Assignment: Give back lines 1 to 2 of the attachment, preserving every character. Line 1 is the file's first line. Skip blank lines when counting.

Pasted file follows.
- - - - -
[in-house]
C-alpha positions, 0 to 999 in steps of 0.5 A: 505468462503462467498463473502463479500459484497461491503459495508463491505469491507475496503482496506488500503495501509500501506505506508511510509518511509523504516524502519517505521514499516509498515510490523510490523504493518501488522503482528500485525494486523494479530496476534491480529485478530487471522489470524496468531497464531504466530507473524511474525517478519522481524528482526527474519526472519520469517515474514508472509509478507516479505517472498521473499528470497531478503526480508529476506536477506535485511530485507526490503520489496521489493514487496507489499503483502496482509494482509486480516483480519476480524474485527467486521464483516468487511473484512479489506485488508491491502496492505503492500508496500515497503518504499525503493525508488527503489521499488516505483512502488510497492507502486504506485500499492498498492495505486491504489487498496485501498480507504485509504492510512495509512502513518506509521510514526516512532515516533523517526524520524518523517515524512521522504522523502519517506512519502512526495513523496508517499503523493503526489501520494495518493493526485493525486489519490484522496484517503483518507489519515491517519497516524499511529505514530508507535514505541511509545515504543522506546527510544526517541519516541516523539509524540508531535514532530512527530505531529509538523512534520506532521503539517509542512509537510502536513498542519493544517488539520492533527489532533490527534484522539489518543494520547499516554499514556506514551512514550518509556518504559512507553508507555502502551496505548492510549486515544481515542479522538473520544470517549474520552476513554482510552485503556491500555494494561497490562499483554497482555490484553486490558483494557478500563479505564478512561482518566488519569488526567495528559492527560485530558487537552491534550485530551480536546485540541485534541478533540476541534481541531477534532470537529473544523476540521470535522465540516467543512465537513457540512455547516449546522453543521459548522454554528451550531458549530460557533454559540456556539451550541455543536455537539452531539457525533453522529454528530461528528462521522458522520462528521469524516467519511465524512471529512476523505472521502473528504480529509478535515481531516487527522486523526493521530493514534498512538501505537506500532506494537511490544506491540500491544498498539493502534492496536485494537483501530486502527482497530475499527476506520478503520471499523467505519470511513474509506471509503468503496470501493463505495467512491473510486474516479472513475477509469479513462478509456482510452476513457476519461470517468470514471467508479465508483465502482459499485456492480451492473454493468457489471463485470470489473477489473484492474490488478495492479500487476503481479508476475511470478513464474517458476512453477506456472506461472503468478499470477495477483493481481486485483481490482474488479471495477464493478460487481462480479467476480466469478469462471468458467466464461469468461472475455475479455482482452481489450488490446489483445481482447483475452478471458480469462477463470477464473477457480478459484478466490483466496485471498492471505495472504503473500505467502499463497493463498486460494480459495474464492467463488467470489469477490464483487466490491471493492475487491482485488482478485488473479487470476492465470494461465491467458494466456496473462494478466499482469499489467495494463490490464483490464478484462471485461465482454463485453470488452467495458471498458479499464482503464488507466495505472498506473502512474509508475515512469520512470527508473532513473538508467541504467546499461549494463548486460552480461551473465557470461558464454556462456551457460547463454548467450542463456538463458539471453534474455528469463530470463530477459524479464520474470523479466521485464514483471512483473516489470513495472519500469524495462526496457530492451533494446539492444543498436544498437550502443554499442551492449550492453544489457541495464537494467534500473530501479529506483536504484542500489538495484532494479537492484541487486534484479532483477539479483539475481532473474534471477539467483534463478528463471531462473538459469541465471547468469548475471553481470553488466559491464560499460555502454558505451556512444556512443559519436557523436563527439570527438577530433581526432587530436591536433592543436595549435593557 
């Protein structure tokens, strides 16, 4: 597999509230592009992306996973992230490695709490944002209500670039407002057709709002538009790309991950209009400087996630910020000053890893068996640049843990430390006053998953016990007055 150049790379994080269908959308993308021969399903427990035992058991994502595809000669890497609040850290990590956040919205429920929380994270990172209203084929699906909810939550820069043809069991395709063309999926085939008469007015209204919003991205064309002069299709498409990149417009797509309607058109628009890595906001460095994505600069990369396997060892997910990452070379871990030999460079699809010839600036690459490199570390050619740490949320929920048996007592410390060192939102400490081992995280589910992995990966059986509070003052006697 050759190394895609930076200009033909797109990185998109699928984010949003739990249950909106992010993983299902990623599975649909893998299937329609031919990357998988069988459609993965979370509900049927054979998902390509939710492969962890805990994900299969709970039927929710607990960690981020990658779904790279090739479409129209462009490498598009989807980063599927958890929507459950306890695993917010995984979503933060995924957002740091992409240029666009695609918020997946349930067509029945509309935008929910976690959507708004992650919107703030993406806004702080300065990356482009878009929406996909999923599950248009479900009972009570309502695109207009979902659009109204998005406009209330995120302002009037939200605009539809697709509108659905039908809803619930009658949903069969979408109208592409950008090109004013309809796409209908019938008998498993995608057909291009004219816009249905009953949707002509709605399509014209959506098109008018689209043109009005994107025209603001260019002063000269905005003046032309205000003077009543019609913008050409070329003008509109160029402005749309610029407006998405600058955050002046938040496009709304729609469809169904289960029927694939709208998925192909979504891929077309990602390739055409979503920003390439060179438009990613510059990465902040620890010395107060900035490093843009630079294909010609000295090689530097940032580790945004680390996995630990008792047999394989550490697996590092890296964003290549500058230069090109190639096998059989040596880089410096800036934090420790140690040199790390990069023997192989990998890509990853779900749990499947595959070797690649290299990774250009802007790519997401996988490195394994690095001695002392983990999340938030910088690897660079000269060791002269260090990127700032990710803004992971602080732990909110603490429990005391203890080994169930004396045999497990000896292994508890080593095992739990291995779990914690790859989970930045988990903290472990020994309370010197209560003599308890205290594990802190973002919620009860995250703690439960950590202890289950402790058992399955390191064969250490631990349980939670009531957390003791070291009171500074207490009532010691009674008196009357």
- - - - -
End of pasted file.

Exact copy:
[in-house]
C-alpha positions, 0 to 999 in steps of 0.5 A: 505468462503462467498463473502463479500459484497461491503459495508463491505469491507475496503482496506488500503495501509500501506505506508511510509518511509523504516524502519517505521514499516509498515510490523510490523504493518501488522503482528500485525494486523494479530496476534491480529485478530487471522489470524496468531497464531504466530507473524511474525517478519522481524528482526527474519526472519520469517515474514508472509509478507516479505517472498521473499528470497531478503526480508529476506536477506535485511530485507526490503520489496521489493514487496507489499503483502496482509494482509486480516483480519476480524474485527467486521464483516468487511473484512479489506485488508491491502496492505503492500508496500515497503518504499525503493525508488527503489521499488516505483512502488510497492507502486504506485500499492498498492495505486491504489487498496485501498480507504485509504492510512495509512502513518506509521510514526516512532515516533523517526524520524518523517515524512521522504522523502519517506512519502512526495513523496508517499503523493503526489501520494495518493493526485493525486489519490484522496484517503483518507489519515491517519497516524499511529505514530508507535514505541511509545515504543522506546527510544526517541519516541516523539509524540508531535514532530512527530505531529509538523512534520506532521503539517509542512509537510502536513498542519493544517488539520492533527489532533490527534484522539489518543494520547499516554499514556506514551512514550518509556518504559512507553508507555502502551496505548492510549486515544481515542479522538473520544470517549474520552476513554482510552485503556491500555494494561497490562499483554497482555490484553486490558483494557478500563479505564478512561482518566488519569488526567495528559492527560485530558487537552491534550485530551480536546485540541485534541478533540476541534481541531477534532470537529473544523476540521470535522465540516467543512465537513457540512455547516449546522453543521459548522454554528451550531458549530460557533454559540456556539451550541455543536455537539452531539457525533453522529454528530461528528462521522458522520462528521469524516467519511465524512471529512476523505472521502473528504480529509478535515481531516487527522486523526493521530493514534498512538501505537506500532506494537511490544506491540500491544498498539493502534492496536485494537483501530486502527482497530475499527476506520478503520471499523467505519470511513474509506471509503468503496470501493463505495467512491473510486474516479472513475477509469479513462478509456482510452476513457476519461470517468470514471467508479465508483465502482459499485456492480451492473454493468457489471463485470470489473477489473484492474490488478495492479500487476503481479508476475511470478513464474517458476512453477506456472506461472503468478499470477495477483493481481486485483481490482474488479471495477464493478460487481462480479467476480466469478469462471468458467466464461469468461472475455475479455482482452481489450488490446489483445481482447483475452478471458480469462477463470477464473477457480478459484478466490483466496485471498492471505495472504503473500505467502499463497493463498486460494480459495474464492467463488467470489469477490464483487466490491471493492475487491482485488482478485488473479487470476492465470494461465491467458494466456496473462494478466499482469499489467495494463490490464483490464478484462471485461465482454463485453470488452467495458471498458479499464482503464488507466495505472498506473502512474509508475515512469520512470527508473532513473538508467541504467546499461549494463548486460552480461551473465557470461558464454556462456551457460547463454548467450542463456538463458539471453534474455528469463530470463530477459524479464520474470523479466521485464514483471512483473516489470513495472519500469524495462526496457530492451533494446539492444543498436544498437550502443554499442551492449550492453544489457541495464537494467534500473530501479529506483536504484542500489538495484532494479537492484541487486534484479532483477539479483539475481532473474534471477539467483534463478528463471531462473538459469541465471547468469548475471553481470553488466559491464560499460555502454558505451556512444556512443559519436557523436563527439570527438577530433581526432587530436591536433592543436595549435593557 